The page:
Lincoln (Lin'con), the capital of Lincolnshire, and a parliamentary, county, and municipal borough, is situated on the Witham, 42 miles S. of Hull, 33 NE. of Nottingham, and 130 N. by W. of London. Built on the slope of a hill, which rises 210 feet above the river, and is crowned by the cathedral, the city is imposing in effect, and can be seen from afar in the flat fen-country. It is very ancient, is irregularly laid out, and contains many interesting specimens of early architecture - notably the castle, commenced in 1086 by William I. ; the Newport Gate, or Roman arch, on the north side of the city; the Exchequer and Stonebow gateways, the latter supporting a guildhall of mediaeval architecture ; the Jew's House (Norman), associated with the legend of Hugh of Lincoln; St Mary's Guild (Norman); and the middle grammar-school, founded in 1567 in the Grey Friars. But the chief glory of Lincoln is its cathedral, admittedly one of the finest in England. Erected between 1075 and 1501, it measures 524 feet by 82 (or 250 across the transepts), and in style is mainly Early English. Its matchless central tower (1235-1311; 265 feet high) was previous to 1547 surmounted by a spire, as till 1808 were the two western towers (completed 1450). Other noticeable features are the west front (partly Norman), with its three doorways (1123); the Galilee or south porch (c. 1240); the Decorated choir (1254); the decagonal chapter-house ; Norman font (1075-93); and Great Tom of Lincoln (5 1/2 tons), hung in the central tower, which also contains a mellow-chiming clock (1880). There are also a county hall (1823-26), theological college, school of science, and bishop's palace (1887) embodied with a former palace of 1149. Several iron-foundries and important manufactories of agricultural machinery are in operation here, and an active trade is done in flour. The spring horse-fair is one of the largest in the world, and the race-meetings date back to James I.'s reign. One member is returned to parliament for the city. In the history of Lincoln the most noteworthy incidents have been frequent invasions by the Danes (786-875); great fires (1110 and 1124); a battle (1141) between the adherents of Stephen and the Empress Matilda; the second coronation of Henry II. (1155-58); an earthquake (1185); the battle of Lincoln, or Lewis Fair, fought 4th June 1218 ; five parliaments (1301-86); and lastly, the siege of the town, and desecration of the cathedral, by the parliamentarians (1644). Pop. (1801) 7398 ; (1881) 37,313 ; (1901) 48.784.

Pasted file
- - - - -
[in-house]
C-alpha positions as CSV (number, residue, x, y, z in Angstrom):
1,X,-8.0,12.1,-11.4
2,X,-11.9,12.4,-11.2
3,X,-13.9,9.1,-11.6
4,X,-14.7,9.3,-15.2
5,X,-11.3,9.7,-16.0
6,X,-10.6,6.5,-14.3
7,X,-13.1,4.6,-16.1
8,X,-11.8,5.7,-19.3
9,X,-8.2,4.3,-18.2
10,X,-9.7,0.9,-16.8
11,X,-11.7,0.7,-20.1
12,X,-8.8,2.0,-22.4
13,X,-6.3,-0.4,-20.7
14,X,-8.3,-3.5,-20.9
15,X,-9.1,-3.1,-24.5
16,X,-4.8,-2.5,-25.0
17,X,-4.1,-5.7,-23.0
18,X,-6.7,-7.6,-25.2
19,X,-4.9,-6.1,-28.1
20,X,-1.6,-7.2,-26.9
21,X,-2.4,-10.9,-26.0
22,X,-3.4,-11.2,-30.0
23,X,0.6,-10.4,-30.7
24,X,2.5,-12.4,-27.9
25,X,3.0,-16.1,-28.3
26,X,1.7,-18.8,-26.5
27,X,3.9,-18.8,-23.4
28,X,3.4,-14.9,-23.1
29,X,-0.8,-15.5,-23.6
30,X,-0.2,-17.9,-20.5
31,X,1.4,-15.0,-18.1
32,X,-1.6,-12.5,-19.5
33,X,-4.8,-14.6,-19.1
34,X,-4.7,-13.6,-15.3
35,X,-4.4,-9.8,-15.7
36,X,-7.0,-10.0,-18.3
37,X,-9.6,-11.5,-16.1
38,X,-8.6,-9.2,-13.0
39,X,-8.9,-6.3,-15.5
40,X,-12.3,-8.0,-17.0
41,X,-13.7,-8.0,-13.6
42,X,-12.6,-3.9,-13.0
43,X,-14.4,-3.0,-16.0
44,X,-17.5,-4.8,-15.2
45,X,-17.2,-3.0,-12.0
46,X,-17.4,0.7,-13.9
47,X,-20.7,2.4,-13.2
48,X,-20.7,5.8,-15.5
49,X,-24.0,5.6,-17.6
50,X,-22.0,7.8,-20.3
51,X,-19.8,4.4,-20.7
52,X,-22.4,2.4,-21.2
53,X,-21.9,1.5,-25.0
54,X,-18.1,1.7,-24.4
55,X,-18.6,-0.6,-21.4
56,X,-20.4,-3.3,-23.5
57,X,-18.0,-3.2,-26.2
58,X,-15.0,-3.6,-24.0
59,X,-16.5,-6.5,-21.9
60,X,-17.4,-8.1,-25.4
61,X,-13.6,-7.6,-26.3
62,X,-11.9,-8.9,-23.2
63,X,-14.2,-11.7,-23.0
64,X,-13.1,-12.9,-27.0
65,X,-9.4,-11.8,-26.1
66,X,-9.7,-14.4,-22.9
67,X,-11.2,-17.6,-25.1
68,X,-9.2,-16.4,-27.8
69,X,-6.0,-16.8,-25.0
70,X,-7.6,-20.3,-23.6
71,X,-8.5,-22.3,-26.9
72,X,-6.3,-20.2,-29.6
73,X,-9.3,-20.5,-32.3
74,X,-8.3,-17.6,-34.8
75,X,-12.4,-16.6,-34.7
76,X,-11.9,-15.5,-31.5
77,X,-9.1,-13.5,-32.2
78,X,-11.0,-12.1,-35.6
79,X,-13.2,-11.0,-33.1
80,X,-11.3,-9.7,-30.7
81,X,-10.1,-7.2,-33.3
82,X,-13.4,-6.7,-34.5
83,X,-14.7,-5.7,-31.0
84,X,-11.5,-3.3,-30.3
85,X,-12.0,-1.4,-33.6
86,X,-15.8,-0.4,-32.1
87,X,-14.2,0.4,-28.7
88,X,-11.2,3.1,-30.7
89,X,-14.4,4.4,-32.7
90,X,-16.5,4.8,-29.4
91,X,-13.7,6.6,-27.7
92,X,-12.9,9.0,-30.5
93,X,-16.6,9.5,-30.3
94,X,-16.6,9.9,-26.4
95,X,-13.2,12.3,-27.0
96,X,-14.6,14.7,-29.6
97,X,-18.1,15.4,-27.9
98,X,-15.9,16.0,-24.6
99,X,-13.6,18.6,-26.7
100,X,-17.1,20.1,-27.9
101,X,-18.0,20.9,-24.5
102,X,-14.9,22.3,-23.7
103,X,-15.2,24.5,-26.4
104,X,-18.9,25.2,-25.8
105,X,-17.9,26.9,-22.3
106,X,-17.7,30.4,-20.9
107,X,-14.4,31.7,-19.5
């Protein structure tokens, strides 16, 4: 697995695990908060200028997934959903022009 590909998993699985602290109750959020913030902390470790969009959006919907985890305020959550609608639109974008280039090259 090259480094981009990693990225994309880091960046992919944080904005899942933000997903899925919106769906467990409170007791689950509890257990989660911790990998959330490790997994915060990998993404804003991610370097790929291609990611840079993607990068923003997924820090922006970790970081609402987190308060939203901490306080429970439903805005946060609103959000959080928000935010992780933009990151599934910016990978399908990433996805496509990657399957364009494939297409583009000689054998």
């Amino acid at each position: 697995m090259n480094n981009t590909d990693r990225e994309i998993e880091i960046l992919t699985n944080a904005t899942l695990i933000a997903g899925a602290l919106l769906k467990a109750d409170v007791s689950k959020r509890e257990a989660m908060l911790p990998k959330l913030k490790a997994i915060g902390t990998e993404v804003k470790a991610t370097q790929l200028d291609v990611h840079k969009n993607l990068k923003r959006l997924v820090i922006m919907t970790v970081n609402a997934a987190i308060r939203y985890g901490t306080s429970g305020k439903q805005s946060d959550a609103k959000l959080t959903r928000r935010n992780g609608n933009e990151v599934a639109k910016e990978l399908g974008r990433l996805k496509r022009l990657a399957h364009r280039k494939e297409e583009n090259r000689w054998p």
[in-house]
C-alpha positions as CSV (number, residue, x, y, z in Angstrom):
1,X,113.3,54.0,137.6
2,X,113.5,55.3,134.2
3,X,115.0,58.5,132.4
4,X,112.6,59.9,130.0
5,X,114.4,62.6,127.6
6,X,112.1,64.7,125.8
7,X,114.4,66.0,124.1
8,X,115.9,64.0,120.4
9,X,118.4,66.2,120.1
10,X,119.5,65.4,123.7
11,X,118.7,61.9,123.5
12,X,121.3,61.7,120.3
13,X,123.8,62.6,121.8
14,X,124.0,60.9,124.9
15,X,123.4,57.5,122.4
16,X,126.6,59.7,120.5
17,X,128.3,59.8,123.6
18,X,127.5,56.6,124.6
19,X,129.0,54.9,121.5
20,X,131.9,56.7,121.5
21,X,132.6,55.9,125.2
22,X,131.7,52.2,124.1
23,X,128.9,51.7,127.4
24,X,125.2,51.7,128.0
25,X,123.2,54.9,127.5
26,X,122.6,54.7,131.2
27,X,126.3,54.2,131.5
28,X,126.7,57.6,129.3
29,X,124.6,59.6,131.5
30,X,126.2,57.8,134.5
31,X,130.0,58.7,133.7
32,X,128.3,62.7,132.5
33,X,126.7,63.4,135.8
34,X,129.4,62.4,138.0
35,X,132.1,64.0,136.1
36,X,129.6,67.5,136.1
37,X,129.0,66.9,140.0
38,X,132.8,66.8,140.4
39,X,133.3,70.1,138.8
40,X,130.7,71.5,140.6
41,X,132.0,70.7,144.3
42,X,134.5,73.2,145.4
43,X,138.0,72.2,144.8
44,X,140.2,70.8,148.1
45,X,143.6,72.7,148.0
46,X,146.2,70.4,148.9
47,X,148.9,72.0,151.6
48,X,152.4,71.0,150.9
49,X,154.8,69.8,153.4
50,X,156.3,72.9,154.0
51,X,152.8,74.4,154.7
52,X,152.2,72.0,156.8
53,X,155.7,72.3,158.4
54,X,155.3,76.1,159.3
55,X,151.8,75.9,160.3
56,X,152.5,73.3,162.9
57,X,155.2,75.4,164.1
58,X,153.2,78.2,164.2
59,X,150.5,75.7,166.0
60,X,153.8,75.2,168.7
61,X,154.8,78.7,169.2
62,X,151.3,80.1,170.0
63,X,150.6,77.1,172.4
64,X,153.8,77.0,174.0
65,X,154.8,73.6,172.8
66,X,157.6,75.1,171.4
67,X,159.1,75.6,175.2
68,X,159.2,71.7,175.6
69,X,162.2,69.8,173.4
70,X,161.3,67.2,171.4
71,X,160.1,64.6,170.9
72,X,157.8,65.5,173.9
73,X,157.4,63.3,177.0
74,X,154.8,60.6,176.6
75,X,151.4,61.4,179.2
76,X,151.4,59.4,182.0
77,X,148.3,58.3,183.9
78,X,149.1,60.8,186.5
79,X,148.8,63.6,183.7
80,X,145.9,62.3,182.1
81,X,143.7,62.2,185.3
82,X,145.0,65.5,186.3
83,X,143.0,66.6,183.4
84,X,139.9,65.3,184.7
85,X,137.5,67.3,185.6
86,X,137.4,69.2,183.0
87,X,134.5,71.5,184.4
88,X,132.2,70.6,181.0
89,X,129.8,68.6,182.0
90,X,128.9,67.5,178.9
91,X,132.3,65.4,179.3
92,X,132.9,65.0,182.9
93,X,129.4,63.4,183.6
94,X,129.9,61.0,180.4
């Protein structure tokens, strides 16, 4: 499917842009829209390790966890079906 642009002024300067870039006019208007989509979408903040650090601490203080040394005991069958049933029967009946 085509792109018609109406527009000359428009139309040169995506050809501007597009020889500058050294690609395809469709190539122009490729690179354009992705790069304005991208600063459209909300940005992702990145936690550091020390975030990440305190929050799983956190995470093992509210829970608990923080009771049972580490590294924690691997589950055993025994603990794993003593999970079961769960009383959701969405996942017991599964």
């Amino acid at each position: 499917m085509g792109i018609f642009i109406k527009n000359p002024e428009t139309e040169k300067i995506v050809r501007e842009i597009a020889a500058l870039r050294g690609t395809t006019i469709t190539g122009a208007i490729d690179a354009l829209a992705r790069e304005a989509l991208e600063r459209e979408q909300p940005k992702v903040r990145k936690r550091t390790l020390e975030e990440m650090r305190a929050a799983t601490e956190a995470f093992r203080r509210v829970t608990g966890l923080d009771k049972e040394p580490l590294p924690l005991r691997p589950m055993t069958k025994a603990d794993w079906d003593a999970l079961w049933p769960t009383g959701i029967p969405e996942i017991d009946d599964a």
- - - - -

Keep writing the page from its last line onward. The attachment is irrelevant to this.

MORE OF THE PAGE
Lincoln, (1) capital of Nebraska, on Salt Creek, 66 miles by rail SW. of Omaha. Laid out in 1867, it is a handsome and thriving city, with state capitol, university, prison, insane asylum, and the United States court-house. There are flour and planing mills, foundries, etc.; limestone is largely quarried, and there are extensive salt-works in connection with brine-springs near by. Pop. (1880) 13,003 ; (1900) 40,169. - (2) Capital of Logan county, Illinois, 28 miles NNE. of Springfield, manufactures castings and farm-implements. Here are Lincoln University (Cumberland Presbyterian) and a state asylum for feeble-minded children. Pop. 9200.-(3) A town of Rhode Island, 6 miles by rail N. of Providence, containing several cotton-manufacturing villages. Pop. 8950.
Lincoln, Mount, a peak (14,297 feet) of the Rocky Mountains, in Colorado, 8 miles NE. of Leadville. A railway was made to silver-mining works at the summit, and here is a meteorological station conducted by Harvard College.